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Celtics Flex Their Defense vs. Heat in Game 2

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The easiest way to explain Boston's 127-102 win over Miami in Game 2 of the Eastern Conference finals is it was the exact opposite of why they lost Game 1. Without Marcus Smart and Al Horford in the series' first game, Boston's formidable defense looked helpless. In the rematch, with those two reliable veterans back in the starting lineup, pretty much every problem that presented itself on that side of the ball when they weren't available no longer existed.

The Celtics shouldn't have to remind anyone how dominant their defense—which has statistically been about as good during the playoffs as it was when it finished first in the regular season—truly is. In Game 2, with Smart and Horford back in the fold, those who forgot had a wonderful opportunity to refresh their memory. The Heat were strangled in the half-court, only mustering 86.5 points per 100 possessions against the league's most complete, personal-space-invading, switch-heavy defense.

Boston forced and then contested long twos that were launched in desperation against a dwindling shot clock. They drove three-point shooters off the line and left non-threatening options wide open. They successfully mixed in the occasional blitz and flattened out an offense that got into the paint at will in Game 1. After that track meet, Boston kept Miami out of transition and only allowed eight fast-break points. It forced 14 turnovers and limited the Heat to a measly seven free-throw attempts in the first half, of which four did not go in. (Boston's largest lead was 34 points so a few of these stats were compiled after the game was functionally decided.)

To get there, the Celtics made a few tactical adjustments that were mostly the byproduct of reinserting two of the league's best defenders back into their starting lineup. The switching was amped up. But just as important, Boston's defenders made plays in Game 2 that felt like a direct response to their hiccups in Game 1. At the heart of them was how they guarded Jimmy Butler, who played well but couldn't replicate the out of body experience he had on Tuesday night.

Butler took 18 free throws in Game 1. On Thursday night he had eight. Watch Grant Williams's arms after he recovers to slow down this drive by Butler, who rejects Bam Adebayo's screen and seemingly has an open lane to the rim. Keep your hands high and visible and it's a lot harder for the referee to spot any illegal contact.

From there, short of Boston allowing a slew of offensive rebounds to a group that could barely breathe if it wasn't functioning within a second-chance opportunity, the Heat had no offensive answers. "We know what they are capable of defensively," Erik Spoesltra said. "They have done this to some very good offenses. I'm sure they were not happy about us putting up 118 in Game 1. They came out and were very disruptive and got us out of our normal rhythm and flow, and then the shot making on the other end, you know, was very tough to overcome."

To that point, this column could have also been about Boston's effort behind the three-point line. They took 40 threes and made 20 of them. Jayson Tatum and Jaylen Brown's independent shot creation in and outside the arc was nightmare fuel. They hit tough pull-ups, and sprayed the ball out to wide-open teammates. Smart finished with 12 assists and one turnover. Grant hit a few threes late in the first quarter that kept the floor spaced and established driving lanes for the ball-handlers. All those baskets early on allowed the Celtics to get set, find matchups and then keep everything in front of them with decisive switches. Horford was key here, be it against Butler, Gabe Vincent or Tyler Herro.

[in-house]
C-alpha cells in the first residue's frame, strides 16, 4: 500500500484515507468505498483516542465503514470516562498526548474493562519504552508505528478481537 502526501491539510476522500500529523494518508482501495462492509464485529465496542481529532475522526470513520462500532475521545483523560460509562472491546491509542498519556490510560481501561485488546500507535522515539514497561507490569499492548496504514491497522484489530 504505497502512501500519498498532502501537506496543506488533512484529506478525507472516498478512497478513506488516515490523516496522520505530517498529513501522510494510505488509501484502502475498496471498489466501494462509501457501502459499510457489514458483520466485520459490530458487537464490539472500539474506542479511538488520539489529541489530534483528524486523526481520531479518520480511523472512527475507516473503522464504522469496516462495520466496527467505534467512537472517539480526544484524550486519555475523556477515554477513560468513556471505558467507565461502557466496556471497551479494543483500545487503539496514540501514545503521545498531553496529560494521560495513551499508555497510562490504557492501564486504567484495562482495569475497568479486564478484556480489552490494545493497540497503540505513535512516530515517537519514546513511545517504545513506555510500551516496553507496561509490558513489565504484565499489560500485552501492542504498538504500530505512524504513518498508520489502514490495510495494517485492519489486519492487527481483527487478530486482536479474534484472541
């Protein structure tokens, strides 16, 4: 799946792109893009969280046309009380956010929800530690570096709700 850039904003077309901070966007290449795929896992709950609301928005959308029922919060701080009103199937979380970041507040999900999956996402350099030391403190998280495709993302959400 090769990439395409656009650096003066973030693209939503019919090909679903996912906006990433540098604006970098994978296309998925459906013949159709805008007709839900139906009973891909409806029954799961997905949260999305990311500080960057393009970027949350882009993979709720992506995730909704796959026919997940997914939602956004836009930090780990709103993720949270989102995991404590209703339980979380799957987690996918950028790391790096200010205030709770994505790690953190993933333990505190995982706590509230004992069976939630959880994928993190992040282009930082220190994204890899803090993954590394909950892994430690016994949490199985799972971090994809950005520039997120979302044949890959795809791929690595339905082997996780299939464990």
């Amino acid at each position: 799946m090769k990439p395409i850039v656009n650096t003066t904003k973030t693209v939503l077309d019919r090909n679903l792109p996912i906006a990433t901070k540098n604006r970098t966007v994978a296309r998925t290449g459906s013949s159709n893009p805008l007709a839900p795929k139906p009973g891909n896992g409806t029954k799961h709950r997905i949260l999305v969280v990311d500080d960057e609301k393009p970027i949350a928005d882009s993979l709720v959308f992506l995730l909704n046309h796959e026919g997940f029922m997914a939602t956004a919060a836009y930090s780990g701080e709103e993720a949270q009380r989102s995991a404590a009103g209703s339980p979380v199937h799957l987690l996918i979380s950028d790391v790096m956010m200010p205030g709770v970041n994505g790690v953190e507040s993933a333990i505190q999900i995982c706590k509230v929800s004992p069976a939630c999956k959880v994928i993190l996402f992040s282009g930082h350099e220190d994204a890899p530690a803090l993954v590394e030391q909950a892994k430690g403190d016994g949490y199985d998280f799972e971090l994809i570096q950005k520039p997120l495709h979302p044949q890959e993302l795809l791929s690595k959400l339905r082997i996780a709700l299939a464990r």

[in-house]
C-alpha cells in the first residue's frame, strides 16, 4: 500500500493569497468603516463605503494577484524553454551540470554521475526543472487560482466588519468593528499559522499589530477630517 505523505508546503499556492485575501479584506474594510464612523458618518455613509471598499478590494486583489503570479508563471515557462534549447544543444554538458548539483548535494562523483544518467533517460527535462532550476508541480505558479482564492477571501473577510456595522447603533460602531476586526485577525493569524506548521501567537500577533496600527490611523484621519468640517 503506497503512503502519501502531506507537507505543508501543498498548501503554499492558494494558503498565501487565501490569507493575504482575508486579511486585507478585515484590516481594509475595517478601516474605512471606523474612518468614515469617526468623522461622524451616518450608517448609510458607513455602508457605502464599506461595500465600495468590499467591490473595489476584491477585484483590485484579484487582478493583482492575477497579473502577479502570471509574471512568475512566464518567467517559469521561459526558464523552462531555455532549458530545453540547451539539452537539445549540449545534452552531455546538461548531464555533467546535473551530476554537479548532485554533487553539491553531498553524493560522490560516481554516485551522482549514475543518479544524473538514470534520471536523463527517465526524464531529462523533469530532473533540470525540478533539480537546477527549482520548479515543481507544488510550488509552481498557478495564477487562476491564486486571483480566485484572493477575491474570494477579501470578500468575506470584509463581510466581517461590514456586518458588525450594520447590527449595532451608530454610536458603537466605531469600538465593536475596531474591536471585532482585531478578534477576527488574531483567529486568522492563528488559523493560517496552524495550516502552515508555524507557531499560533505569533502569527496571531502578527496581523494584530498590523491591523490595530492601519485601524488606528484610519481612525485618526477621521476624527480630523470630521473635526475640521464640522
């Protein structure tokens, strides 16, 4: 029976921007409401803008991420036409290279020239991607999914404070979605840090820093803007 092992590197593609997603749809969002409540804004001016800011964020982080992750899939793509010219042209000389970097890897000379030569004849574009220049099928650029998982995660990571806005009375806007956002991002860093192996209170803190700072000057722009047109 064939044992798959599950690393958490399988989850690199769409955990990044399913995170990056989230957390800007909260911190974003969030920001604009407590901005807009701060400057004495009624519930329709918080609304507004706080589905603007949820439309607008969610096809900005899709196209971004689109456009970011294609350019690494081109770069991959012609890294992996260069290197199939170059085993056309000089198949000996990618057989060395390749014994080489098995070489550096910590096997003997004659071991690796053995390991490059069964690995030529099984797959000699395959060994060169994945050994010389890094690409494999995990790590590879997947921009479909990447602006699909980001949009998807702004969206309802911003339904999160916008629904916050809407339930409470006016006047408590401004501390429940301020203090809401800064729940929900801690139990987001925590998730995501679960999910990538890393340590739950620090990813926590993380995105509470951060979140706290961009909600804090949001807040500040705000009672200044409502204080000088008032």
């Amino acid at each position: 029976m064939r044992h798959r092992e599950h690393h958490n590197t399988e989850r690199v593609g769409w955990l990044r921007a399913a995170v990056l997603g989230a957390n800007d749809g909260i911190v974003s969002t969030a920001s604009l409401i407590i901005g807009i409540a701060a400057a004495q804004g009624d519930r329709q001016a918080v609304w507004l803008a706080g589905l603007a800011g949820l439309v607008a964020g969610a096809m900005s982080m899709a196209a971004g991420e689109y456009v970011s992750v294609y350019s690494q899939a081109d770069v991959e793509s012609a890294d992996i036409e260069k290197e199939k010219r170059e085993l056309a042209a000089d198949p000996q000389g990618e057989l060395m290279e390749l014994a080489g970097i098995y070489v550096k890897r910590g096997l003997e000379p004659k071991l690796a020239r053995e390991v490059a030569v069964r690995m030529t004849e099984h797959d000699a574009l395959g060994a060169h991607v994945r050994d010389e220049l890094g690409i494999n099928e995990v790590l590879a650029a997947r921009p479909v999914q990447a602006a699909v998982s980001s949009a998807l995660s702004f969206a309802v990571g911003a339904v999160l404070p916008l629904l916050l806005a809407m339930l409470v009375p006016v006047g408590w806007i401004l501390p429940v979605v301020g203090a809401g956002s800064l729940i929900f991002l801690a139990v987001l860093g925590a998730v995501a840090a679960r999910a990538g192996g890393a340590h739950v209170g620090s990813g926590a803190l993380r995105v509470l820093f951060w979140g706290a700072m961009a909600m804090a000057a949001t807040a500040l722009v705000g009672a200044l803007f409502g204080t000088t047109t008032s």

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"I mean, Al is…what is he, 35, 36? And he's still moving like he's 22," Smart said. "He's an athletic, long guy who can get out and switch on to those smaller, quicker guards, and it really keeps our defense compact. And it's not really a mismatch that teams can really try to go after.

Ime Udoka agreed: "We saw Herro get downhill a little bit too much, Butler as well last game and wanted to have bodies in front of bodies, and what we showed them at halftime was good physicality, good pickup points and good attention to detail on certain guys, aggressive reads, aggressive switches, and they pretty much saw a body every time they came off and didn't get a lot of clean shots, so we're happy with what we did tonight."

Nothing about Boston's performance in Game 2 was a revelation. Nights like it are inevitable when a defense that composed, complementary and locked in takes the floor with world-class scorers and shooters positioned to reap all the advantages subsequently provided on the other end.

It's only one game in a series that can still bounce back and forth with slim margins, but this outcome wasn't particularly surprising; when the most appropriate way to rationalize an overwhelming beatdown against the conference's top seed—in their building, where they were previously undefeated in these playoffs—is with a shoulder shrug that suggests this is what's supposed to happen when the Celtics have a healthy starting lineup, the opposition's margin for error shrivels up.

All their switching led to quality shots. Defense fueled offense. All their quality shots led to more possessions where the Heat had to attack an impenetrable switch-happy scheme. Offense fueled defense. At this stage, the Celtics know what they are. They understand their strengths and flex them as often as they can. That's a hard reality for Miami.

"It's muscle memory at this point," Horford said when asked about Boston's defensive identity. "We're getting out there, we're doing it, we're executing, and everybody is buying into it."

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